if %t% gtr 0 set s=30
goto g

Otherwise, or if if at most two dice are the same, then this could still be a short straight. There must be at least a 3 and a 4 and also a combination of the other four numbers.

:3
set/a"s=r1^r2^r3^r4^r5^r6"
if %s%==1 set s=25&goto g

If there are three dice the same, check for a full house, since 3^2==1. However, some full houses, such as 6s and 5s, score higher as 3-of-a-kind.

:4
set/as=t
goto g

Otherwise, or if there are four the same, then score the total.

:5
set s=50

And if there are five the same, then Yahtzee!

:g
echo %s%

Output the best score.

  • 1
    Thanks for reminding me of the potential [5,5,6,6,6]-scored-as-full-house pitfall - I have added this as a test case. I knew there were a couple of weird fringe cases I was forgetting. – brhfl Dec 13 '17 at 16:50

Jelly, 58 bytes

ċЀ`Ṁ>2ȧS
ṢI=1Ạµ-ƤẸ,E;ṢI$E$;⁸Lƙ`Ṣ⁼2,3¤a3,5,4,2.Ṁ×⁵»Ç»Sƙ`Ṁ$

Try it online!

  • It's perfectly valid, but I'm curious and don't know Jelly well enough to suss it out on my own... why does full house return 25.0 while no other case has the trailing .0? – brhfl Dec 13 '17 at 19:28
  • @brhfl Well, because it's inferred as 2.5 × 10 = 25.0 (float arithmetic), while the others such as 30 are inferred as 3 × 10 = 30 (integer arithmetic). – Erik the Outgolfer Dec 13 '17 at 19:36
  • 2
    Thanks! I didn't really word my question well; I was more curious what method you're using to detect a full house that results in doing the math differently - but now that I think about it, I'm guessing it's just golfier to do 2.5, 3, 4, 5 * 10 vs 25, 30, 40, 50. Think I answered my own question. – brhfl Dec 13 '17 at 20:16
  • @brhfl Exactly, since × 10 is 2 bytes, 2.5 is 2 bytes just like 25, and 3,5,4 saves 3 bytes over 30,50,40, so 3 + 0 - 2 = 1 byte saved. – Erik the Outgolfer Dec 13 '17 at 20:30

Perl 6, 159 bytes

->\b{max map {$_(b)},|(1..6).map({*{$_}*$_}),{.kxxv.sum*?.values.grep(*>2)},{25*(6==[*]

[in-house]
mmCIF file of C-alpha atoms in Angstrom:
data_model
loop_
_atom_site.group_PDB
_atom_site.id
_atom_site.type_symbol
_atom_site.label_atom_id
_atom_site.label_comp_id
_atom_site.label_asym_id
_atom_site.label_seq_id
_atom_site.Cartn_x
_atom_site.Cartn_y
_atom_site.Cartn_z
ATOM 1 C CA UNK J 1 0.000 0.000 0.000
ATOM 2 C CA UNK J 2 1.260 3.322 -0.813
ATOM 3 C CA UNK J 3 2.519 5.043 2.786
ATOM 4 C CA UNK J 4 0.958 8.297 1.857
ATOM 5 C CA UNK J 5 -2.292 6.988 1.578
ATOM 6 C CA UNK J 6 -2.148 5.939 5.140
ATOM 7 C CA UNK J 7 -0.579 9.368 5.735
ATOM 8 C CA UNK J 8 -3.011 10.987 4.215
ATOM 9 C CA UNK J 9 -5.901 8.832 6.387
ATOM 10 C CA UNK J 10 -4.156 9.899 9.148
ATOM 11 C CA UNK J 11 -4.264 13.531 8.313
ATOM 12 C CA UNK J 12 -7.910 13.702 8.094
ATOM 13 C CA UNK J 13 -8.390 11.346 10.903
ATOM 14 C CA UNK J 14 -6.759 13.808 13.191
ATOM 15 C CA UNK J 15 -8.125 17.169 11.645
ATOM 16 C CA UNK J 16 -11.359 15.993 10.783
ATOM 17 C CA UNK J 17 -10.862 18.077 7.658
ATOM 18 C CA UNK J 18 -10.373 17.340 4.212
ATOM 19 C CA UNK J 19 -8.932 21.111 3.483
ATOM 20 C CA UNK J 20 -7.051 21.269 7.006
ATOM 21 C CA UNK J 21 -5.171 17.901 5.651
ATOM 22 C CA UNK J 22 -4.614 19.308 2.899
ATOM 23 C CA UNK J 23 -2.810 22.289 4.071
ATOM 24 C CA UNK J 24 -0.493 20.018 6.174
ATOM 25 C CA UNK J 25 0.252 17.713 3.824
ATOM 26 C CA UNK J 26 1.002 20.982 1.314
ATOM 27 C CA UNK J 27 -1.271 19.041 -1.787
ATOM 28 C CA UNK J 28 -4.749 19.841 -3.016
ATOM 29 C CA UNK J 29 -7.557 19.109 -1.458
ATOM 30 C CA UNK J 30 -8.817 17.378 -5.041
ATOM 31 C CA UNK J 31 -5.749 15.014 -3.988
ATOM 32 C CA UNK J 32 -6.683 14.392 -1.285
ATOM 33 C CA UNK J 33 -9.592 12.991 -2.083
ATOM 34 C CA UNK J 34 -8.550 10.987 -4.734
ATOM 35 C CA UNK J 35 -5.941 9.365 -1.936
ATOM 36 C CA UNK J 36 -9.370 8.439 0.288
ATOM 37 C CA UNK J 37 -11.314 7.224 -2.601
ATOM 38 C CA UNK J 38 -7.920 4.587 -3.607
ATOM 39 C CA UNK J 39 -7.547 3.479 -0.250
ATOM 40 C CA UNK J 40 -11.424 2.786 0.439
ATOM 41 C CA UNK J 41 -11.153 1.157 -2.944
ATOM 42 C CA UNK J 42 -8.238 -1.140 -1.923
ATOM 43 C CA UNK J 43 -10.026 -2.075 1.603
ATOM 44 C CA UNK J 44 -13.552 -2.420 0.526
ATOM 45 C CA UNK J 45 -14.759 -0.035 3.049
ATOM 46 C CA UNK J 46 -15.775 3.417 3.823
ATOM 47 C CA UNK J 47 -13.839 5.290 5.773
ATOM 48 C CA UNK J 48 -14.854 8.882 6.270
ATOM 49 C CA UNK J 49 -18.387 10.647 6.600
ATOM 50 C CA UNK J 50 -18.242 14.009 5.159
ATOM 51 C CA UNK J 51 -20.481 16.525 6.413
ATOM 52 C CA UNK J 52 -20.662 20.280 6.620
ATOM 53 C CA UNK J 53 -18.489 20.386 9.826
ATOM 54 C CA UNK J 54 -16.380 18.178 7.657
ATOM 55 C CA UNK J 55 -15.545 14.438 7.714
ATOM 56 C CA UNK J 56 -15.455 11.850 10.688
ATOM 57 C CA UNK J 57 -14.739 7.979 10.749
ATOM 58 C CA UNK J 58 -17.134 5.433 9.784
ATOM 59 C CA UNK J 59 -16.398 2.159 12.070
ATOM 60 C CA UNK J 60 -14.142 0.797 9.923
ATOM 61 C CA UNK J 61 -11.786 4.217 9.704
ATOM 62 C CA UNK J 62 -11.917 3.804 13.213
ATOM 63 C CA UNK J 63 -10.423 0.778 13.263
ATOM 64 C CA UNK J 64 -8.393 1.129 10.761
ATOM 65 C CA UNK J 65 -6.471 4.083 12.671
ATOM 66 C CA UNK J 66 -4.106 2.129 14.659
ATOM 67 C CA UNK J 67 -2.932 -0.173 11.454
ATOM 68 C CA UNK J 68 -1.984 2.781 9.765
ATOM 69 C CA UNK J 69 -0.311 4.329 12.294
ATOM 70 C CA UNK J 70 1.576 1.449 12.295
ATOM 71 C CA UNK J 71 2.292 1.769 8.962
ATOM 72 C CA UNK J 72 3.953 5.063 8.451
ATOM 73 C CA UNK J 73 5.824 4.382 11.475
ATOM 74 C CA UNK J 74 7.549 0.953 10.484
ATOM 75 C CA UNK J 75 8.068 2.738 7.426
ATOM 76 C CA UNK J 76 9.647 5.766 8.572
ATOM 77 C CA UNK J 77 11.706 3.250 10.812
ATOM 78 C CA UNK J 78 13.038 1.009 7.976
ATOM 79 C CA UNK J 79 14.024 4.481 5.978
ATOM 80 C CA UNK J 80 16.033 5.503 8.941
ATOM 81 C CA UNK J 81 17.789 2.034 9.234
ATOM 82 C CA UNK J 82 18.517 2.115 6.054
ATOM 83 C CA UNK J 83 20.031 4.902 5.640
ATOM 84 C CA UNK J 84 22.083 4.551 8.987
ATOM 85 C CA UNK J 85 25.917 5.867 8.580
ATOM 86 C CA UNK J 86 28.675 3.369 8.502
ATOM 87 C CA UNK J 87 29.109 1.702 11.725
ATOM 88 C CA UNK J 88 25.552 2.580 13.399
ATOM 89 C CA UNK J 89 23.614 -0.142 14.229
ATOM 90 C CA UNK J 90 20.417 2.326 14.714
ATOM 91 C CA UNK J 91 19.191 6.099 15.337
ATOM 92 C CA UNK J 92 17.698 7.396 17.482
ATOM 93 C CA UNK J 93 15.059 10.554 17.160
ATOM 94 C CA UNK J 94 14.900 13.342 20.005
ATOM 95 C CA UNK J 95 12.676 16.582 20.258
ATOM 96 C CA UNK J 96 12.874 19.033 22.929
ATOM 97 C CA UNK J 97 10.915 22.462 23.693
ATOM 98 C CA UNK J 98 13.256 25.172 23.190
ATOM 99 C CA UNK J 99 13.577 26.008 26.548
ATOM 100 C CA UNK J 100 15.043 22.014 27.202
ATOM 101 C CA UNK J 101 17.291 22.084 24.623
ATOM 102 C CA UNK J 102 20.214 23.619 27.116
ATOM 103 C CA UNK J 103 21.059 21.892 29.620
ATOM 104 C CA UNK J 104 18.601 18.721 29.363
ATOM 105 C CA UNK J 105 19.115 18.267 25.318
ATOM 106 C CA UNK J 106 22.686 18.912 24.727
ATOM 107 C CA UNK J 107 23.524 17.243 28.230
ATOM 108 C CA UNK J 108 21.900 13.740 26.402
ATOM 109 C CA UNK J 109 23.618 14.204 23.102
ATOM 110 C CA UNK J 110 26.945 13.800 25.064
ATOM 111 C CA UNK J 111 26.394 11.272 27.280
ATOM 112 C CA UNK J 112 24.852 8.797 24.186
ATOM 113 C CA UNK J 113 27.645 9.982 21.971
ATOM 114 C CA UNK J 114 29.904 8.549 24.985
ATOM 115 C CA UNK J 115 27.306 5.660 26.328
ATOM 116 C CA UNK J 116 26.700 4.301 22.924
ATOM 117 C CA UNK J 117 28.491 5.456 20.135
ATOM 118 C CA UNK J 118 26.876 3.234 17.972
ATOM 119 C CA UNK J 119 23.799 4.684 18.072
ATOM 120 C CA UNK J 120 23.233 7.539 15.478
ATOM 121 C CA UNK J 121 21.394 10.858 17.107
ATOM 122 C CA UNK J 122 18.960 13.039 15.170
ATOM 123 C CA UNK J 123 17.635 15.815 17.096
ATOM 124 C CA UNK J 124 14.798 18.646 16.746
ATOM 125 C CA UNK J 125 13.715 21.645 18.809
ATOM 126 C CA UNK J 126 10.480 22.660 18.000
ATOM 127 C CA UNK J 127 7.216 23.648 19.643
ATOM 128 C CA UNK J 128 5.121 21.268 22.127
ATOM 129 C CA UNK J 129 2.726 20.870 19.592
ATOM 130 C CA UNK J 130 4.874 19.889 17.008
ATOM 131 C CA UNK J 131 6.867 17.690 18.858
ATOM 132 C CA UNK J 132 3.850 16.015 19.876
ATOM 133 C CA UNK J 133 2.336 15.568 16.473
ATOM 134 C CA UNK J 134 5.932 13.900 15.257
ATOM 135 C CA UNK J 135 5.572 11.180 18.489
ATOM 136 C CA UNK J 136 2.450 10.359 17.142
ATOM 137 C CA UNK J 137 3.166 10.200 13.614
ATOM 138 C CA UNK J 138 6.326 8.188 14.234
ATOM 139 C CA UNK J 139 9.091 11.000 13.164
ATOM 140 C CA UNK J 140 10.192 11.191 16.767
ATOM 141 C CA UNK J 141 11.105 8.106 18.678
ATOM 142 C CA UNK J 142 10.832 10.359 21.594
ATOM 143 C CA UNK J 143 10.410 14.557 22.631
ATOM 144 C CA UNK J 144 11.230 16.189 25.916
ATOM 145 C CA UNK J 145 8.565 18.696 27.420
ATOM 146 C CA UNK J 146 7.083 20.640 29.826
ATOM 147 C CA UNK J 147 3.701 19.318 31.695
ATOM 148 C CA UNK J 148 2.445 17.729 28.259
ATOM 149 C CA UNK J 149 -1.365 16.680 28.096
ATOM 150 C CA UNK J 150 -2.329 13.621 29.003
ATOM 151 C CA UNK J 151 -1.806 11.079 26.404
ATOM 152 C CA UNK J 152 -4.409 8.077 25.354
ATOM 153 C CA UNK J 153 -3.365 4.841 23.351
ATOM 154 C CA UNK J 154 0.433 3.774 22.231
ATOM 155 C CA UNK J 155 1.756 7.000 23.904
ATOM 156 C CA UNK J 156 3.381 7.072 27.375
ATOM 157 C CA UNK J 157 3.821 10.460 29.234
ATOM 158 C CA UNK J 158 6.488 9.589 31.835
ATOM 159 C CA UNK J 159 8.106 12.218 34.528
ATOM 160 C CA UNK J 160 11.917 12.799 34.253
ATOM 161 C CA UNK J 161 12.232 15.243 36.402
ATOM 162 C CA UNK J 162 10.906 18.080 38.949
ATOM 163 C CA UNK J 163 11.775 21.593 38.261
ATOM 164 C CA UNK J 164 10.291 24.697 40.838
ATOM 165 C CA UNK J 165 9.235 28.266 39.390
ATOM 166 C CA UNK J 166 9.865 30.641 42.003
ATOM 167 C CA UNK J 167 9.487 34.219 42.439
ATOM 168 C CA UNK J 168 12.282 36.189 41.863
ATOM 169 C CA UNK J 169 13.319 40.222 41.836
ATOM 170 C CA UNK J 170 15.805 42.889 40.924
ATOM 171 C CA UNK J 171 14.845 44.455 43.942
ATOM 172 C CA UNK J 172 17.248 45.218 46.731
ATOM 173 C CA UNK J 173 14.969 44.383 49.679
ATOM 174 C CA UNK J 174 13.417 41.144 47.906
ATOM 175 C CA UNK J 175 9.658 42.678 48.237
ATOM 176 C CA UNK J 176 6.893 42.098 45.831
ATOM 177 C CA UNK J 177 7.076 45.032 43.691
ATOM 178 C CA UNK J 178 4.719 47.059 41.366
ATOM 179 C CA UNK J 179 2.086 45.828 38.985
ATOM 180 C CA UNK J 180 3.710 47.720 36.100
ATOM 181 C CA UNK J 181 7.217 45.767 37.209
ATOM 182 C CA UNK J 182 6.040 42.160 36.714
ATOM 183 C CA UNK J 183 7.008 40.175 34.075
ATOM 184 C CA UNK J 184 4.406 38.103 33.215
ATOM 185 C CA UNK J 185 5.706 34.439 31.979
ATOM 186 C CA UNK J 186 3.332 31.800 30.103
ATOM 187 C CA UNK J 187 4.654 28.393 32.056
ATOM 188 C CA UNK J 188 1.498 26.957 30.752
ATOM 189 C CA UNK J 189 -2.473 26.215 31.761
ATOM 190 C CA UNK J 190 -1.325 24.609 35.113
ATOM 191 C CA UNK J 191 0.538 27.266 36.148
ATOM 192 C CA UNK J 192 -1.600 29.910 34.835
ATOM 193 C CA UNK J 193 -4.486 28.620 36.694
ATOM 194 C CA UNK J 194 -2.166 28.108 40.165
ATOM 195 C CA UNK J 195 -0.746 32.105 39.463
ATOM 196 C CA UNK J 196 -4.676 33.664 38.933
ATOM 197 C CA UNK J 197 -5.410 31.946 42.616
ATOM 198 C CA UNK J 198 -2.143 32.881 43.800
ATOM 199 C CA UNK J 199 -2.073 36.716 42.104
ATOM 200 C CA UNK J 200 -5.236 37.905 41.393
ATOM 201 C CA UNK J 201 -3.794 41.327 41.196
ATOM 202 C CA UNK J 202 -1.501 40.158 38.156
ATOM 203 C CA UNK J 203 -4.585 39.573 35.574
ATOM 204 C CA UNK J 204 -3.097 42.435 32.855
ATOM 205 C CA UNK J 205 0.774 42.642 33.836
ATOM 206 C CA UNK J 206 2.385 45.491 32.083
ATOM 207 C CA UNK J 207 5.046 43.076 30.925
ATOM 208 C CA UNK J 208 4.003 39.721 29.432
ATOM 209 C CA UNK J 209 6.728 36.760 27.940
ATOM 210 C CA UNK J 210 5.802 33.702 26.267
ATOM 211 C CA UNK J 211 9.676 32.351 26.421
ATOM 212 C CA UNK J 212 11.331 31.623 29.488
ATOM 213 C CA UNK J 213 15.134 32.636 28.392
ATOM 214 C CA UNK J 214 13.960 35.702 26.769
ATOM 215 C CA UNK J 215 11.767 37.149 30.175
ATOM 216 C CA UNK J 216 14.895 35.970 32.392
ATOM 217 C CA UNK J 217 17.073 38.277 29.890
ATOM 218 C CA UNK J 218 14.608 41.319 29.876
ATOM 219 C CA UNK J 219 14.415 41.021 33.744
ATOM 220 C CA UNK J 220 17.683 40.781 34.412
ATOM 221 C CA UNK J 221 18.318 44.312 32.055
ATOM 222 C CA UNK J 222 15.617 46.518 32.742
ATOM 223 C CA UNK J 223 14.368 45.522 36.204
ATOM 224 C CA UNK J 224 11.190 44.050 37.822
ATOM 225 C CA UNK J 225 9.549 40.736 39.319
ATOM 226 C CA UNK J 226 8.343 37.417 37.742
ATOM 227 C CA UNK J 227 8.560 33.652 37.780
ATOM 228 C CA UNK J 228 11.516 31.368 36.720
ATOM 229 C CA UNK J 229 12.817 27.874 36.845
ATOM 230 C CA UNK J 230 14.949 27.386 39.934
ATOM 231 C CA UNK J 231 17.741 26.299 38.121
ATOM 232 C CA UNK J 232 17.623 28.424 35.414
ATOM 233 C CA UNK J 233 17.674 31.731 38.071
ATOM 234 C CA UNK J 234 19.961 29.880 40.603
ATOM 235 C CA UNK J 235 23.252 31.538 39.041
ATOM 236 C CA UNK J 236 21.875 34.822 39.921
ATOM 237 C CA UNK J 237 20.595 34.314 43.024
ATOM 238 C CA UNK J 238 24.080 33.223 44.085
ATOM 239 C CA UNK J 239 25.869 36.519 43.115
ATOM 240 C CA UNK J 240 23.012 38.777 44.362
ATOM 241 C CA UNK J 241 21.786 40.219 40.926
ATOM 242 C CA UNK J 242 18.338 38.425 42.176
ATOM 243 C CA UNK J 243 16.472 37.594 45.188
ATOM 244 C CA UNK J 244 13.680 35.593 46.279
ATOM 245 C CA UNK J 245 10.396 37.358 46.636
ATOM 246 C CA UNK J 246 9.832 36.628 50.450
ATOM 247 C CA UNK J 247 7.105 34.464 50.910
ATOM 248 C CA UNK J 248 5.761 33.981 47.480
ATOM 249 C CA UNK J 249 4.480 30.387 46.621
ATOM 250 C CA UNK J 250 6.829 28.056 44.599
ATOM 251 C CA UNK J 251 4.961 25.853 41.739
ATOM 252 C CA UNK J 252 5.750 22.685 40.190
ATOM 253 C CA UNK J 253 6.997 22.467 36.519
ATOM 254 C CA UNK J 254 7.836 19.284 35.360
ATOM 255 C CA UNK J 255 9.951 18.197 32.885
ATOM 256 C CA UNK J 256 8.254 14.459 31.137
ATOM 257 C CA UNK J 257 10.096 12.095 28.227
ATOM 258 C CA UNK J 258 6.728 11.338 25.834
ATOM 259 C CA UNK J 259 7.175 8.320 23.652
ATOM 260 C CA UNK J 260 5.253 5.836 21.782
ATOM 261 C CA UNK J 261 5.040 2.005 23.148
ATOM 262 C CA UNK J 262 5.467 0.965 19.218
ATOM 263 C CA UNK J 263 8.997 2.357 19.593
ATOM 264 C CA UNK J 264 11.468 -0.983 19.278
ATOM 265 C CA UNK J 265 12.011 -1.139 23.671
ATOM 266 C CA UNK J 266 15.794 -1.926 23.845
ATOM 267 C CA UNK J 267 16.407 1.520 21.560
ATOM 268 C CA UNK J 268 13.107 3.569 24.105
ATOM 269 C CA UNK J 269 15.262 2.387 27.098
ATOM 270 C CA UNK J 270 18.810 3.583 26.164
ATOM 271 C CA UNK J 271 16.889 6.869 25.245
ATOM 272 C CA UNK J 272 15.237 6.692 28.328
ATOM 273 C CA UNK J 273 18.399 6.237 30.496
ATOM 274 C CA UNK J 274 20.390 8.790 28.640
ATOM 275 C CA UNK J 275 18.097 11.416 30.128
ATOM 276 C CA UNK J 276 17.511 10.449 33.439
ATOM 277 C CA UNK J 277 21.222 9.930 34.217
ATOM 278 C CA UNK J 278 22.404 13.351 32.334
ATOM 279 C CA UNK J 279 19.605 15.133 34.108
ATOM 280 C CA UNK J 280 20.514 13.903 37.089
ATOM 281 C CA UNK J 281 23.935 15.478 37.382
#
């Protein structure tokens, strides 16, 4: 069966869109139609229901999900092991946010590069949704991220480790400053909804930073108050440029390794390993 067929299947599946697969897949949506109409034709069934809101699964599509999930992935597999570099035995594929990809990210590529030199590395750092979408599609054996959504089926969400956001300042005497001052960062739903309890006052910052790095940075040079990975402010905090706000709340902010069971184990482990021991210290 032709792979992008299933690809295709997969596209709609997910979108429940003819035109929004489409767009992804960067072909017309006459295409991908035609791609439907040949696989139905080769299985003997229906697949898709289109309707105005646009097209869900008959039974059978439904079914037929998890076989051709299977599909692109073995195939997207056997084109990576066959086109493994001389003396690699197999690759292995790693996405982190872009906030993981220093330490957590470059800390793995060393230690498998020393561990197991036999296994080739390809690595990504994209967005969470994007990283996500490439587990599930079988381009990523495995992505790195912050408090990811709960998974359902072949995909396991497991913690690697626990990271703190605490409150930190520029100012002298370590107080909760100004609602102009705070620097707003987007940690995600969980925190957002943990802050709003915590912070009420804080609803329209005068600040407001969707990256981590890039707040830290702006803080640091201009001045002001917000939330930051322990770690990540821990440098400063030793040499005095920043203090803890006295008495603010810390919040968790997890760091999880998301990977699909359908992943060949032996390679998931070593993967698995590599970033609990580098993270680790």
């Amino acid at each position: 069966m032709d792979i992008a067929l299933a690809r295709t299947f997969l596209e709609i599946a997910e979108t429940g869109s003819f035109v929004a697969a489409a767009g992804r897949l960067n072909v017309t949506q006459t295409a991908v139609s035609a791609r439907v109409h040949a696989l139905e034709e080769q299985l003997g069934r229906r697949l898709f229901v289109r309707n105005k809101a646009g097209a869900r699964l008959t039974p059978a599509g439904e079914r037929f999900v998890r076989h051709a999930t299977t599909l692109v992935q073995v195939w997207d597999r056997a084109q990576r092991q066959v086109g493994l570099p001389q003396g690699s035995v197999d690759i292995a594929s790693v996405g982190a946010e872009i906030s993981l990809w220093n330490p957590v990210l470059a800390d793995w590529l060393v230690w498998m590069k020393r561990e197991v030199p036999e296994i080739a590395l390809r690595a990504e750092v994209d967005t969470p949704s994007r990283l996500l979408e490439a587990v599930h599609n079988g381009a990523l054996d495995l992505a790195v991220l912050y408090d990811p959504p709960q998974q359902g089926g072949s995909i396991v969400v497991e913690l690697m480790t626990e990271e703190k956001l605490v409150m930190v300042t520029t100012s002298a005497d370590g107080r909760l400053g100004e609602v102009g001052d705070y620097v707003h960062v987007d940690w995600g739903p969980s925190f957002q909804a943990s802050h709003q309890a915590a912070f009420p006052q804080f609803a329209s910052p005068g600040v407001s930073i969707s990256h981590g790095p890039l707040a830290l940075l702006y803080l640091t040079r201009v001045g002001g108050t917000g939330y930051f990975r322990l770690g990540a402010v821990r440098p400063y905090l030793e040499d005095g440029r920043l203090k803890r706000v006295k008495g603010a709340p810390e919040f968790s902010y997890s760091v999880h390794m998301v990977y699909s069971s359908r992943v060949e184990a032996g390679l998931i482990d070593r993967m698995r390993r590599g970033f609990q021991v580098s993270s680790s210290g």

.values)},30*?*{3&4&(1&2|2&5|5&6)},40*?*{2&3&4&5&(1|6)},50*(*.keys==1)}

Try it online!

Since input may be accepted "however is convenient," my function takes it as an instance of the Bag class, which is a container with multiplicity. A Bag is also an associative container; $bag{$key} returns how many times $key occurs in the bag.

The bulk of the function is just a list of functions that evaluate each possible Yahtzee hand, returning the score for that hand or zero if the conditions for the hand are not met.

  • |(1..6).map({ *{$_} * $_ }) is a list of six functions that evaluate hands based on repeated runs of the numbers 1-6. The leading | flattens this list into the surrounding list.
  • {.kxxv.sum * ?.values.grep(* > 2) } evaluates the 3- and 4-of-a-kind hands. .kxxv on a Bag returns the keys repeated with each's multiplicity, recovering the original list of die rolls, and .sum of course sums the dice. That sum is multiplied by a boolean value (?) which is true if the bag's .values (ie, the multiplicities) contain a value larger than 2.
  • { 25 * (6 == [*] .values) } evaluates the full house hand. 25 is multiplied by a boolean value which is true if the product of the multiplicities is 6, which for five dice can only happen if one is 3 and the other is 2.
  • 30 * ?*{ 3 & 4 & (1 & 2 | 2 & 5 | 5 & 6) } evaluates the small straight hand. It's a WhateverCode function; the second star * is the Bag. The expression between the braces is the junction of values 3 and 4, and either 1 and 2, or 2 and 5, or 5 and 6. Looking up this junction in the Bag results in a junction of the corresponding multiplicities. If the mulitplicities of 3 and 4, and at least one of 1 and 2, or 2 and 5, or 5 and 6, are nonzero, the junction is true when coerced to a boolean (with ?), and this boolean is multiplied by 30 to get the score.